The temple was created from the connection of two churches. The elder, belonging to the Augustian Order, also playing the role of the parish church, was built around 1307 at St. George’s Hospital. The second one was built in 1380 from the Konrad I foundation for Benedictines brought from the Bohemia from the Emaus monastery in Prague. The church tower was built around 1400. It also fulfilled the defense role, because it stood next to the city wall and the St Mary Gate.
The Czech Benedictines received income from the parish church in Przeczów, where one of them was a parish priest, income from the mill on the Świerzyna river with the associated fisheries privilege and half of the income from the mill in Bogusławice. Despite this, the convent did not develop successfully, the number of monks decreased, and finally in 1505, on the recommendation of Bishop Jan Turzo, the churches of Augustinians and Benedictines were merged, putting the Augustinians in charge.
After the introduction of Protestantism in Oleśnica in 1538, the augustinian monks left the monastery, which became a town shelter. The church, however, was taken over by the Protestants and until the nineteenth century there were services in Polish. In 1609 it was renovated, the shape of the windows was changed, and a new porch was added from the south. The building was significantly damaged in 1945. It was rebuilt for the needs of the orthodox parish.
The older church of the Blessed Virgin Mary was built as a hall with three very narrow naves, with a four-sided tower added from the west. From the east, the church was ended with a straight wall, without a presbytery. The windows probably originally illuminated it from three sides, also from the north, where the church of St. George was added. Its walls were supported with buttresses, in the corners situated at an angle, and covered with a high gable roof, supported by the gable walls.
The thickness of the tower walls at the base is 1.4 meters. Its first two floors are vaulted, the third, fourth and fifth have no vaults. On the fifth floor, where twin windows are visible, there was a bell. There is a trace of its suspension on the oak beams. As the tower also played a defensive role, the entrance to its higher levels took place through a round, narrow staircase. In addition, the top floors of the tower were accessible by a ladder, that could be raised. The original height of the tower corresponds to its today’s unplastered part. At the top there was, as it seems, a platform for shooters. The low entrance to the tower was also located in the attic of the church, from where it was enter to the level of the tower’s third floor.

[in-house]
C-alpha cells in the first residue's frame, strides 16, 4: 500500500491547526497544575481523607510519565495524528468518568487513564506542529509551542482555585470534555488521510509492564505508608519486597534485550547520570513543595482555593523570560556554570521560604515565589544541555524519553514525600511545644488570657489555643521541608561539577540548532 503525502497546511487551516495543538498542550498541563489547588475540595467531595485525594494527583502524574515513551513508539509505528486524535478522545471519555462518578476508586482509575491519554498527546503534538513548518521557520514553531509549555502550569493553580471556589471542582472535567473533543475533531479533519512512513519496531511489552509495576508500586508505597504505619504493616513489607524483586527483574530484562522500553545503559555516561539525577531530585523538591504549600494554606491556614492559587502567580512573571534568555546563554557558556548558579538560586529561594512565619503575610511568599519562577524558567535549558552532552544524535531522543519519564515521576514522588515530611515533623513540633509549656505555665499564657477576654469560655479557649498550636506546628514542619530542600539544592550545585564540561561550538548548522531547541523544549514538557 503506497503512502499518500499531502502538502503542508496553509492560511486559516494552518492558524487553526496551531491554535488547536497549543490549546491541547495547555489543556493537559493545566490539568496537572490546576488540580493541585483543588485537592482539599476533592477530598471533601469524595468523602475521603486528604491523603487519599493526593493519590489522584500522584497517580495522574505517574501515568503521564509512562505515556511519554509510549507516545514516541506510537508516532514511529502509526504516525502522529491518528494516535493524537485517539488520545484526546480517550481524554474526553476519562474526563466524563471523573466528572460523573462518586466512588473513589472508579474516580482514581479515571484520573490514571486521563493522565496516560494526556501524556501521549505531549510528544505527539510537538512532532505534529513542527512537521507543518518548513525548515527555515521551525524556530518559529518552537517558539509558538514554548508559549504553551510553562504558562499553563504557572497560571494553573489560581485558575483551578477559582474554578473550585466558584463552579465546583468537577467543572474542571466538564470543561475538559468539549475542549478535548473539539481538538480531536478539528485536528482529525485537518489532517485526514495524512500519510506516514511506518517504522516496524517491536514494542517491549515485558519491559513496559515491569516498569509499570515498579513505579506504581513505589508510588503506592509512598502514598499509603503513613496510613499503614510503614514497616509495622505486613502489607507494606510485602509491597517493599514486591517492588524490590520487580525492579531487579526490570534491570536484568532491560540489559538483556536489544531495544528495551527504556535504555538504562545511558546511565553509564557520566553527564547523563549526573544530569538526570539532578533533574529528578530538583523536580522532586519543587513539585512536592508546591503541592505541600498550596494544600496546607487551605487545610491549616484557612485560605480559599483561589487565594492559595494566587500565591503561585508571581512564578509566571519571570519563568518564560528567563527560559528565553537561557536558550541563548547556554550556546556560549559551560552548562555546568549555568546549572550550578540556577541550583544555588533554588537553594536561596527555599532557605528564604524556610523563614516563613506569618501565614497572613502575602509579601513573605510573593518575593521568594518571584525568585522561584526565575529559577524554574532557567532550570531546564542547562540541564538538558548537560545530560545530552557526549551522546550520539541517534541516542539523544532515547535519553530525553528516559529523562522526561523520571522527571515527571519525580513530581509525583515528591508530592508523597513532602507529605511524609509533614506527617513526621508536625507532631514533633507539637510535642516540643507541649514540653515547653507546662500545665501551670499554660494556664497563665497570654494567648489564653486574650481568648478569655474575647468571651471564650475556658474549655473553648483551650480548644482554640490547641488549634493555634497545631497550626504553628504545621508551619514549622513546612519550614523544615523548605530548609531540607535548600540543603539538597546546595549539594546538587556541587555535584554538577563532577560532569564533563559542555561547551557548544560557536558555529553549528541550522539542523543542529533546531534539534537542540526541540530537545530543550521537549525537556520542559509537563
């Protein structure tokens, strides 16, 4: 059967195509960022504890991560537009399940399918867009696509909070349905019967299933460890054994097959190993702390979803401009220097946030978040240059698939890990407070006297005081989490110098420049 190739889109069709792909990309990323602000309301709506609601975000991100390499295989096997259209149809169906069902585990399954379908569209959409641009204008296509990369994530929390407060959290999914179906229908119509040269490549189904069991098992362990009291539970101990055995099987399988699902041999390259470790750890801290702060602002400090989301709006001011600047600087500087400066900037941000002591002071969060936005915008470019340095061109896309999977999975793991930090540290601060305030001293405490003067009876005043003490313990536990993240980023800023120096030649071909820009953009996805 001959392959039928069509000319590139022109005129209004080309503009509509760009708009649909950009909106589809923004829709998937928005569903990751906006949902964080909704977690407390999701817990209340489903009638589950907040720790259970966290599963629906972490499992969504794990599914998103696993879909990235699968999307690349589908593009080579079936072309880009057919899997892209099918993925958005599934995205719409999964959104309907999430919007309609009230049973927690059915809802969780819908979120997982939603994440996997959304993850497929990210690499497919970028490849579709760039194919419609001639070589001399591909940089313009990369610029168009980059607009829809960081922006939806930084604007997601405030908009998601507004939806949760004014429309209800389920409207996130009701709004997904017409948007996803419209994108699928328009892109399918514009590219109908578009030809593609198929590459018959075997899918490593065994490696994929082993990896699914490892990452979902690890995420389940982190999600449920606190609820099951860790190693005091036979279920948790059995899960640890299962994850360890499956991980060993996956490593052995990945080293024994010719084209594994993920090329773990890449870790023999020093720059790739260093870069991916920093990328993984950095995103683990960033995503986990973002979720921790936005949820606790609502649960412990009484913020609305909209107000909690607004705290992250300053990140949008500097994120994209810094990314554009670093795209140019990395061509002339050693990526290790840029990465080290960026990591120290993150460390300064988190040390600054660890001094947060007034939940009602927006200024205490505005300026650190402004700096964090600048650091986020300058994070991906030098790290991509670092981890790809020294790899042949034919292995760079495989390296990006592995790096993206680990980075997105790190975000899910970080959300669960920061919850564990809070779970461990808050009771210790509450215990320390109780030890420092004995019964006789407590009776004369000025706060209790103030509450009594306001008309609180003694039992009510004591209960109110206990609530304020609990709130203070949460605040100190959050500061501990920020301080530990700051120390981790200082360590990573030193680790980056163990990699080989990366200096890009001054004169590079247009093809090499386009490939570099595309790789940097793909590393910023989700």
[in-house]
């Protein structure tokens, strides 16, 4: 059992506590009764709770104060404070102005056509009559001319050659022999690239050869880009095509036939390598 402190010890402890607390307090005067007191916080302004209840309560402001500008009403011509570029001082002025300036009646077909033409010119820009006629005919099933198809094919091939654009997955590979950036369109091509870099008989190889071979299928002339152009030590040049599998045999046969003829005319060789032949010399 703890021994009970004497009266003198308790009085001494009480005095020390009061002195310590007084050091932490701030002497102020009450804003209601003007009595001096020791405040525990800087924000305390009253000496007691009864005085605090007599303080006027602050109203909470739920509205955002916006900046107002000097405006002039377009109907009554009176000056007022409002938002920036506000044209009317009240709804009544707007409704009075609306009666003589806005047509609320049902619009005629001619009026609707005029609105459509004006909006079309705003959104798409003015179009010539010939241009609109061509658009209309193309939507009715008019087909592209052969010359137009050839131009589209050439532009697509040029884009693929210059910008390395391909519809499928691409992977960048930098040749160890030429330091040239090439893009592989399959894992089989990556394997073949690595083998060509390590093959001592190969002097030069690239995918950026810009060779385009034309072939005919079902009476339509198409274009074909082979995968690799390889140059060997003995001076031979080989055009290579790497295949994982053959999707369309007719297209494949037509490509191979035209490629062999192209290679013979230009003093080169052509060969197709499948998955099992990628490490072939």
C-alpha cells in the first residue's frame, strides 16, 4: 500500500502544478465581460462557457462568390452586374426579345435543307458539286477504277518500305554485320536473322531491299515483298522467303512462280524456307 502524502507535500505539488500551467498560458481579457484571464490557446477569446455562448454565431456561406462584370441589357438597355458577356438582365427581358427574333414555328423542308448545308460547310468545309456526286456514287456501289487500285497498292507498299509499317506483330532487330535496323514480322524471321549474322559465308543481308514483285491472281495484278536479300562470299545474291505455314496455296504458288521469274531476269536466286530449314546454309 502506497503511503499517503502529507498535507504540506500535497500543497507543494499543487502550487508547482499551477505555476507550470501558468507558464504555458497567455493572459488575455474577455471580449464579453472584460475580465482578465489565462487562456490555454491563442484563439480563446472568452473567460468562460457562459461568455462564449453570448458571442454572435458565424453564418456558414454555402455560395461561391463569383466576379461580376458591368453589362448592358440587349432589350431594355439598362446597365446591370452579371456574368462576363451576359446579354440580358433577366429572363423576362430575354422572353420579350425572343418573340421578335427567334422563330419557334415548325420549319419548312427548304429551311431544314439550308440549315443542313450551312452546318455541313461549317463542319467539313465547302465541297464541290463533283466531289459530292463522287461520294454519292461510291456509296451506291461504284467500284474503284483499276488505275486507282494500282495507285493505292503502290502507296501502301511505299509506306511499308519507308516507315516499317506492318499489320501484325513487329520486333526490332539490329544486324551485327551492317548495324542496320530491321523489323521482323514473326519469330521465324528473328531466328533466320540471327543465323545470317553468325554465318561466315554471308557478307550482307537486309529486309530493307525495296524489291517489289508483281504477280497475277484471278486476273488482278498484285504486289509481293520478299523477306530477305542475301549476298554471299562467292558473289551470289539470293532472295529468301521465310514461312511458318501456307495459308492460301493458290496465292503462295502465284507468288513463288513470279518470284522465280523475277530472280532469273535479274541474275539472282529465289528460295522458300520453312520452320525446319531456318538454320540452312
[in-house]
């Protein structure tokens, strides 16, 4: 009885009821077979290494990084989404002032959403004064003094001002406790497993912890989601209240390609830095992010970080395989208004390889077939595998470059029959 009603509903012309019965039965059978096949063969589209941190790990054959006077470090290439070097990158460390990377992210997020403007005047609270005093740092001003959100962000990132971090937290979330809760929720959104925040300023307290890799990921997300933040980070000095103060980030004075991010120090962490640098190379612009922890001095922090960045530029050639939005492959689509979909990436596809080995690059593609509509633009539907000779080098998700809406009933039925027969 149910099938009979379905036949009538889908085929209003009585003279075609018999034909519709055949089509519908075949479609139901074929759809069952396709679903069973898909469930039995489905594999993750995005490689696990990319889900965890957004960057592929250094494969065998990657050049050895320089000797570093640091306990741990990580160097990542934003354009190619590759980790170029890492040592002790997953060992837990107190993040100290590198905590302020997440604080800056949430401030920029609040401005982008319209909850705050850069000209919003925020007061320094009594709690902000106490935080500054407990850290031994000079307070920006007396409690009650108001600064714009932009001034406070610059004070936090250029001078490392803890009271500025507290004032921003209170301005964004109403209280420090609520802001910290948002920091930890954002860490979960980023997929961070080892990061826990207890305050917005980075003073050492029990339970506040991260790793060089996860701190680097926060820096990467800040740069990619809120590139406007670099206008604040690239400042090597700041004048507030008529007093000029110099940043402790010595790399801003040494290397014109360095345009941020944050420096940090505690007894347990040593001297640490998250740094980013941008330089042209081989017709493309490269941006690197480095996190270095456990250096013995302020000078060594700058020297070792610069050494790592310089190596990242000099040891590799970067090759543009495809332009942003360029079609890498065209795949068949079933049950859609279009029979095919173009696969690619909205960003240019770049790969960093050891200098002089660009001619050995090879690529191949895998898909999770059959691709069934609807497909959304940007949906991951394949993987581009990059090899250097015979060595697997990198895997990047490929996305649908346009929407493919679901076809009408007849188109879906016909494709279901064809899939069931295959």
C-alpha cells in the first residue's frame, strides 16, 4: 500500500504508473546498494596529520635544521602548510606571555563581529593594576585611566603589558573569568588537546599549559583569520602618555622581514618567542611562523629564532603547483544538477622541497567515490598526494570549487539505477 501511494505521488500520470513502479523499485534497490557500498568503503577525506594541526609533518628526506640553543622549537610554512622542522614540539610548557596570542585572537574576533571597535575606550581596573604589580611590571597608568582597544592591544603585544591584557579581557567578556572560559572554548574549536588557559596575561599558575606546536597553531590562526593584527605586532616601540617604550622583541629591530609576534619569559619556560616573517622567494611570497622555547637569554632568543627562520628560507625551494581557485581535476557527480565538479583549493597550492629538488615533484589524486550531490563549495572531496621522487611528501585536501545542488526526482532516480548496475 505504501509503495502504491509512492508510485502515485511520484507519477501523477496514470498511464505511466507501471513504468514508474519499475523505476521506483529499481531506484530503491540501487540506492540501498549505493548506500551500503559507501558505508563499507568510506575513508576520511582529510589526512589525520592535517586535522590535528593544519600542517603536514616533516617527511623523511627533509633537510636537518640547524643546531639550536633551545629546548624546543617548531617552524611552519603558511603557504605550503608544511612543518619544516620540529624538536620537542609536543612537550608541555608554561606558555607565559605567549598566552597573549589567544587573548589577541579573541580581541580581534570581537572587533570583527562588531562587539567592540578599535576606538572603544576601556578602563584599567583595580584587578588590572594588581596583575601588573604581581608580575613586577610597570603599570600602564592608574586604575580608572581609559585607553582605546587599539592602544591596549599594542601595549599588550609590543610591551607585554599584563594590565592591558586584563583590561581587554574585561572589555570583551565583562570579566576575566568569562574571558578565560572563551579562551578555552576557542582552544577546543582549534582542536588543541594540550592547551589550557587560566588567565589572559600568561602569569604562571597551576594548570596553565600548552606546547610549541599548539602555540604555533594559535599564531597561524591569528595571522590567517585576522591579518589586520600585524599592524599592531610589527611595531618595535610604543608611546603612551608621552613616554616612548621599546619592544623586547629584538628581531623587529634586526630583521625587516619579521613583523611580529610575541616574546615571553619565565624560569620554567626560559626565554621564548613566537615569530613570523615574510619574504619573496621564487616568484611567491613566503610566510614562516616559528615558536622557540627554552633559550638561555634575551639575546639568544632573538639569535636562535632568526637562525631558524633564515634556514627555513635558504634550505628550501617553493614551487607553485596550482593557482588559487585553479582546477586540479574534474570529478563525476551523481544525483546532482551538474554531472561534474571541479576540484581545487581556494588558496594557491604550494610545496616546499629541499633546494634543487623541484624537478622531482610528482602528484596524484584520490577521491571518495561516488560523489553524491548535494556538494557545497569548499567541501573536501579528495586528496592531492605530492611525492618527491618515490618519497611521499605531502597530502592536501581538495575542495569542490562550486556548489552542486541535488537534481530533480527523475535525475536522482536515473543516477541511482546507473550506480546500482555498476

The nave of the church of the Blessed Virgin Mary, 12.4 meters wide and 18.1 meters long, had three bays crowned with rib vaults supported on four square pillars. Their heads were made of sandstone in a very simple cube form with a slightly cut lower part. On one of them a builder’s stonemason’s mark has been preserved, identical to that found in the catheter in Meissen, expanded in 1370. From the eastern side, the church was closed with a wall crowned with a triangular gable divided vertically with plastered blendes and decorated with pinnacles, being the extension of two buttresses.
On the north side of the church of the Blessed Virgin Mary a modest one-nave church of St. George was built. Both buildings were touched by side walls, they never had a common wall. Inside the church of St. George received three bays covered with rib vaults, so its walls had to be strengthened from three sides from the outside by buttresses. The original entrance was located on the north side.
Kozaczewska-Golasz H., Halowe kościoły z XIV wieku na Śląsku, Wrocław 2013.
Pilch J., Leksykon zabytków architektury Dolnego Śląska, Warszawa 2005.
Starzewska M., Oleśnica, Warszawa 1963.
Website olesnica.org, Kościół NMP i św. Jerzego.